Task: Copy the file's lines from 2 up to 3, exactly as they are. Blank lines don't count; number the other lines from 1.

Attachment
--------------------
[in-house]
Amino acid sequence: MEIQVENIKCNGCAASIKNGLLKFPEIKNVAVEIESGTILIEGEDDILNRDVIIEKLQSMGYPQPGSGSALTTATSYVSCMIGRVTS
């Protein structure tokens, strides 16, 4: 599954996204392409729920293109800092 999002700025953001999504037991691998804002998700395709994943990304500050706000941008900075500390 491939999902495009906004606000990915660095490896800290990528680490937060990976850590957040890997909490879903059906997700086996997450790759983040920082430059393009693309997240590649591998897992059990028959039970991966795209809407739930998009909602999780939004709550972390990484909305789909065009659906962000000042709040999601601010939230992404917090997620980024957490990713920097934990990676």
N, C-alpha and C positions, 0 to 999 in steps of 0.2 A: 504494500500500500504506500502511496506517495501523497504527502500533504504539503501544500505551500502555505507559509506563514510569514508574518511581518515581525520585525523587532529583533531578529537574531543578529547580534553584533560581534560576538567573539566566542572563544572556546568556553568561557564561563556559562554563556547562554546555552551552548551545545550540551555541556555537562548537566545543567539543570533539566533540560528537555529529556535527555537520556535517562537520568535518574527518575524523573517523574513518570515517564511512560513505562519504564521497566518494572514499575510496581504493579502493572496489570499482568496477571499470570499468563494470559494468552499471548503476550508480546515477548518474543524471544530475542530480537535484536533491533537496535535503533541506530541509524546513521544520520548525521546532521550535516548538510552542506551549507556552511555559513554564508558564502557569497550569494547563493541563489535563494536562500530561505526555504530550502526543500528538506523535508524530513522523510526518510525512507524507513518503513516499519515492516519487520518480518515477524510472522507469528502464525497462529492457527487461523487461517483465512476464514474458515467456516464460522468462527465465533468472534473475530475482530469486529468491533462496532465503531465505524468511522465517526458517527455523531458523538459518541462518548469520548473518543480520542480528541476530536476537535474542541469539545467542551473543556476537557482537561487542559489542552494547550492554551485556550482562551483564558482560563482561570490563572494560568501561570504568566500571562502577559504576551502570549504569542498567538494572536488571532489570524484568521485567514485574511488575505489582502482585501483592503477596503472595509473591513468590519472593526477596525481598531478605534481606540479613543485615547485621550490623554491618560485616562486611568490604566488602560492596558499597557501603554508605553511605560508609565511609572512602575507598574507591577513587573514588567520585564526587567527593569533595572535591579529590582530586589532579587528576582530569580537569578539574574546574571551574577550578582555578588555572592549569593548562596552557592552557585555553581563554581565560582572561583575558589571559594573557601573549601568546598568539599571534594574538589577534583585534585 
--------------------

Amino acid sequence: MEIQVENIKCNGCAASIKNGLLKFPEIKNVAVEIESGTILIEGEDDILNRDVIIEKLQSMGYPQPGSGSALTTATSYVSCMIGRVTS
């Protein structure tokens, strides 16, 4: 599954996204392409729920293109800092 999002700025953001999504037991691998804002998700395709994943990304500050706000941008900075500390 491939999902495009906004606000990915660095490896800290990528680490937060990976850590957040890997909490879903059906997700086996997450790759983040920082430059393009693309997240590649591998897992059990028959039970991966795209809407739930998009909602999780939004709550972390990484909305789909065009659906962000000042709040999601601010939230992404917090997620980024957490990713920097934990990676």